High Voltage: Electricity price battle in Turkish politics

President Erdoğan’s greets CHP leader Kılıçdaroğlu with his hand on his chest as Kılıçdaroğlu responded with a simple nod. Parliament Speaker Şentop and Vice President Oktay (right in the background of Erdoğan) watching. The high voltage in politics continues over the electricity hike. (Photo: AA / Barış Onar)

Stars are falling once the glitter wears off. The ruling Justice and Development Party (AKP) deputy chairman and former Prime Minister Binali Yıldırm was giving an exclusive interview to CNN Türk TV host Ahmet Hakan last night on February 16, inevitably answering questions concerning electricity price hikes which caused a nation-wide outcry. Turkey’s political arena is now under high voltage because of the electricity hikes, as Yıldırım pointed “the draught and hike in natural gas prices” as the reason behind it. But something curious happens while the host Hakan, being satisfied by the answer to electricity hikes, asks if “there is an early election?” answer of which is public knowledge. Then Yıldırım’s phone rings. The “autonomous” Energy Market Regulatory Board’s (EPDK) Chairman Mustafa Yılmaz was on the line, and he gave “tips” to the top chair of the ruling party on a live broadcast. Hakan tried to make a joke out of the situation, saying, “this is a first in TV history.”

Another incident that we could feel the voltage in politics was the sworn-in ceremony for the new member of the Constitutional Court Kenan Yaşar, on February 16. The photograph above was taken at the ceremony, depicting President and AKP leader Tayyip Erdoğan greeting main opposition Republican People’s Party (CHP) leader Kemal Kılıçdaroğlu by putting his hand on his chest. Kılıçdaroğlu simply nodded Erdoğan as a response, stirring debate. Some interpreted the greeting as a positive sign while some emphasized Kılıçdaroğlu’s minimized reaction. I think the latter interpretation fits better to describe the high tension in Turkish Politics.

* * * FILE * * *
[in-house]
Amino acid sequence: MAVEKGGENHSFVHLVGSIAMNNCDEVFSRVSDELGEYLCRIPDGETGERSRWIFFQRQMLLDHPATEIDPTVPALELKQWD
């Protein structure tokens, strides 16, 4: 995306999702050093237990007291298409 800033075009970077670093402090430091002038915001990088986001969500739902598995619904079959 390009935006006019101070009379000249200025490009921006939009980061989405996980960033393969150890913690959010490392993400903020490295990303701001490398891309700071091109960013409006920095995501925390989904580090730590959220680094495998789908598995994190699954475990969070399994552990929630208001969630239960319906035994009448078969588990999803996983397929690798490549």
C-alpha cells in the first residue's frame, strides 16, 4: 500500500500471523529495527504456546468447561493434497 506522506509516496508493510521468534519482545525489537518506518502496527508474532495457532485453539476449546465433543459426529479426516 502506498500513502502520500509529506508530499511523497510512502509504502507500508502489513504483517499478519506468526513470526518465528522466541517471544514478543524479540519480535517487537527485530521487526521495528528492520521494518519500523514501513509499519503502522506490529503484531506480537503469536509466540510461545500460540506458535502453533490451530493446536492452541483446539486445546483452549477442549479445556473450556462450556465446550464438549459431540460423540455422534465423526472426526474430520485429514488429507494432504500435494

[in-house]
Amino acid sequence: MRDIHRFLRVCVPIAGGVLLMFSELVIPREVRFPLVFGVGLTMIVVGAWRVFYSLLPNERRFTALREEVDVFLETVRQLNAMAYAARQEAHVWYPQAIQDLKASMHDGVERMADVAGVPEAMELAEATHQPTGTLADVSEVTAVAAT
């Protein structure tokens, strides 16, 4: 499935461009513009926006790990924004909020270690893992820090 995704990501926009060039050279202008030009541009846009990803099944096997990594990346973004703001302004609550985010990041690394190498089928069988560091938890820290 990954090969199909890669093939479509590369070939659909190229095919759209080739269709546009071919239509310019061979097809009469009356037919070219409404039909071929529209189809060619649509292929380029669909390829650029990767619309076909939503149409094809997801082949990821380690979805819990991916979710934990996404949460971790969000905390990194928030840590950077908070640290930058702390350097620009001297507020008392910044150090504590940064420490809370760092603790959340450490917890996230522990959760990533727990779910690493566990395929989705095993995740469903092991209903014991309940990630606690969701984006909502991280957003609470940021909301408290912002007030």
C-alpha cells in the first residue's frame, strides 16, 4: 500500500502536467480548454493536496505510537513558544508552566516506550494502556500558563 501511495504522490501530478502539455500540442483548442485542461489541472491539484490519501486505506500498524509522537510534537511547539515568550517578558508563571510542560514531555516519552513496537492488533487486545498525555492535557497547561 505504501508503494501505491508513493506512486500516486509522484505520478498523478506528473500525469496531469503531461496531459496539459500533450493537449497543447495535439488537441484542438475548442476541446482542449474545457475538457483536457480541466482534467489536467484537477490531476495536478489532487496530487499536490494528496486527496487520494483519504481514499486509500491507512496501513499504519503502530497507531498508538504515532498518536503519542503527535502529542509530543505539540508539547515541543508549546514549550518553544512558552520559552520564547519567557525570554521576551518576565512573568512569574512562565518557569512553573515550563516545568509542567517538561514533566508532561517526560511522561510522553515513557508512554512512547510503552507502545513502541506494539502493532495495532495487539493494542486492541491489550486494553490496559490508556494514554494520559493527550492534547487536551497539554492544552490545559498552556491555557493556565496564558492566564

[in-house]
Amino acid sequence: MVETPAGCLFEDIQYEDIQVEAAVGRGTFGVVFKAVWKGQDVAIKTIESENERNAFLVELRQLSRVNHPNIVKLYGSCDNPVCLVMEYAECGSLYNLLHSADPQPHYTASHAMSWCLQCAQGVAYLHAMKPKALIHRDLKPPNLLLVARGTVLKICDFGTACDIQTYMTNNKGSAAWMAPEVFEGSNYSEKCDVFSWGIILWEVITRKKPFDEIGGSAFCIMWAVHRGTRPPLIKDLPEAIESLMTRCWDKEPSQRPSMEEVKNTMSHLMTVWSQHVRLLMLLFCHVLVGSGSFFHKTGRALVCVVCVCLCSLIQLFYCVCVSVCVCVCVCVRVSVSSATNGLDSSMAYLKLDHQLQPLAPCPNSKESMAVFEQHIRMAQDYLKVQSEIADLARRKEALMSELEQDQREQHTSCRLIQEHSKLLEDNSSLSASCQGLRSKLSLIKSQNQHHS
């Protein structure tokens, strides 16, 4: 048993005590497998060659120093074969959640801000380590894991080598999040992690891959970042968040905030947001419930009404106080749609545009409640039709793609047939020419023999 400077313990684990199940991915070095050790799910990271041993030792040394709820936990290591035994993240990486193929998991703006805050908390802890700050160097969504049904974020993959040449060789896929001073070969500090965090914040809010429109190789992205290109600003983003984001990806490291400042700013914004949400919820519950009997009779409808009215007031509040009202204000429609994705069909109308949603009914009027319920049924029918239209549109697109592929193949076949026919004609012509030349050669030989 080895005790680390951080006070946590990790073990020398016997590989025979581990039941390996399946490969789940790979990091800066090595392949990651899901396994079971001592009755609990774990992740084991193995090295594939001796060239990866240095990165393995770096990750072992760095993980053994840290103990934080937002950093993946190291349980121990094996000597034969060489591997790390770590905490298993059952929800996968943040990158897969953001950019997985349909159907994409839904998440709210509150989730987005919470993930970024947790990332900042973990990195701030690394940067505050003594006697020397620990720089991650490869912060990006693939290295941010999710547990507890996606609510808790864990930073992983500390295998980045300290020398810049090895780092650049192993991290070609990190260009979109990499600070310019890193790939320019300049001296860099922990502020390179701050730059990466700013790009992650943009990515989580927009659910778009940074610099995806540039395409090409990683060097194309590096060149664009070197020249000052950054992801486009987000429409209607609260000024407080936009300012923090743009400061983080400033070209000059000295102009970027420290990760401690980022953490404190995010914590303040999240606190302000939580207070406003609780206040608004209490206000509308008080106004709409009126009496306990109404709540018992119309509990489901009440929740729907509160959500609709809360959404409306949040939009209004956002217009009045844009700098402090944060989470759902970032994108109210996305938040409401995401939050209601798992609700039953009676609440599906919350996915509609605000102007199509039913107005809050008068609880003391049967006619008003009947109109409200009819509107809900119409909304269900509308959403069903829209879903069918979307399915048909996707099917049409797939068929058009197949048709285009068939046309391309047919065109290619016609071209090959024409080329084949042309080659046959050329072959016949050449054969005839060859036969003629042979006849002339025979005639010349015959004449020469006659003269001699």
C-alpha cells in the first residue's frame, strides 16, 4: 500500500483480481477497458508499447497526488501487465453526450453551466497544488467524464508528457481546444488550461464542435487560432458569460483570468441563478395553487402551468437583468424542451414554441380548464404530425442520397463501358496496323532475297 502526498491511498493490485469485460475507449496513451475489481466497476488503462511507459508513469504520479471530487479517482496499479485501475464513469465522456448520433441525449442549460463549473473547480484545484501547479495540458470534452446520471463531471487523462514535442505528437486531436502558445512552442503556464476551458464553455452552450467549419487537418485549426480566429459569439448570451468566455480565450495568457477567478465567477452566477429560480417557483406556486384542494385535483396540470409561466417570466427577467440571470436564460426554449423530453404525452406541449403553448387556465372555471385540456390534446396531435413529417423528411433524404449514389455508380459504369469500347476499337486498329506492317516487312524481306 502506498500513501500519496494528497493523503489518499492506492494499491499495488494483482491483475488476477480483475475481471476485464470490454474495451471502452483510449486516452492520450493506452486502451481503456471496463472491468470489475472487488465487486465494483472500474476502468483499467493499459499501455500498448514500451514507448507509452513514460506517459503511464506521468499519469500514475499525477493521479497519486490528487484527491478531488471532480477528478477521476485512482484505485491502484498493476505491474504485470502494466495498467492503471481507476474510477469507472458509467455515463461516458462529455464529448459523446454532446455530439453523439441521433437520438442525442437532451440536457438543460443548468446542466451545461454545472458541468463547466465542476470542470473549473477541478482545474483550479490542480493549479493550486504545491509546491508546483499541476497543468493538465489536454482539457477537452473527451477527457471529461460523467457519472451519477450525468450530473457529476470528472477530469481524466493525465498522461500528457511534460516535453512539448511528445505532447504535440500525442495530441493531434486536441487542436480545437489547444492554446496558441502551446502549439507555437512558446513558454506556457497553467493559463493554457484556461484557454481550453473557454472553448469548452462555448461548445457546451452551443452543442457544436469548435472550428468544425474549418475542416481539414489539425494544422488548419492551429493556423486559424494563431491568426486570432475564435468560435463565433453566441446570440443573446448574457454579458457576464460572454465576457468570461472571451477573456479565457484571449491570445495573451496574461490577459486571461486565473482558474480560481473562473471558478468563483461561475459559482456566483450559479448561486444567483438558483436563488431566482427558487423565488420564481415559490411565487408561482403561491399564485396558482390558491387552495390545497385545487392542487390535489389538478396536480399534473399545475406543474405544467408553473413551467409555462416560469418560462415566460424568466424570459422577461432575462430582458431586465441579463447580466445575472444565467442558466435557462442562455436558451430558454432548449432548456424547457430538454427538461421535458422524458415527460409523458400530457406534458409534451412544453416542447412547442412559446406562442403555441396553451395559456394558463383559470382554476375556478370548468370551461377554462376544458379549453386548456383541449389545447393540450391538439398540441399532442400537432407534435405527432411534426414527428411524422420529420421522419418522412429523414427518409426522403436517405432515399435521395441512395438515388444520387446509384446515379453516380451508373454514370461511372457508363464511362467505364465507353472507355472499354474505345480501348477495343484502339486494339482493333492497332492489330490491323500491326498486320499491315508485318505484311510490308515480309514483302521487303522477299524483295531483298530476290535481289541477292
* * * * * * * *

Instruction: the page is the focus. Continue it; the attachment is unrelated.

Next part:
Will Erdogan correct the electricity mistake?

Of course, it is not a coincidence that the high voltage is felt around electricity hikes; it is energy hikes in general, but especially electricity hikes cause a reaction in the society.
President Erdoğan admitted two things about the fact that the economy is going badly on his return from the trip to United Arab Emirates (UAE) on February 14 and 15. The first confession was that the VAT cuts failed to stop the rise in food prices.

The second was about the electricity hikes. It was this failure that charged the high voltage even further. After Kılıçdaroğlu said that he would not pay his electricity bill until the hikes were reinstated, Erdoğan fell into the trap and dismissed the complaints about the price increases as making a “fuss”. Erdogan had already admitted the mistake of the electricity hike by increasing the usage limit for the increase from 150 kilowatt-hours per month to 210. And it has been a discussion if it would be increased even further to 250. Maybe Erdoğan announced on February 16 that there would be no change in the limit just because Kılıçdaroğlu said it.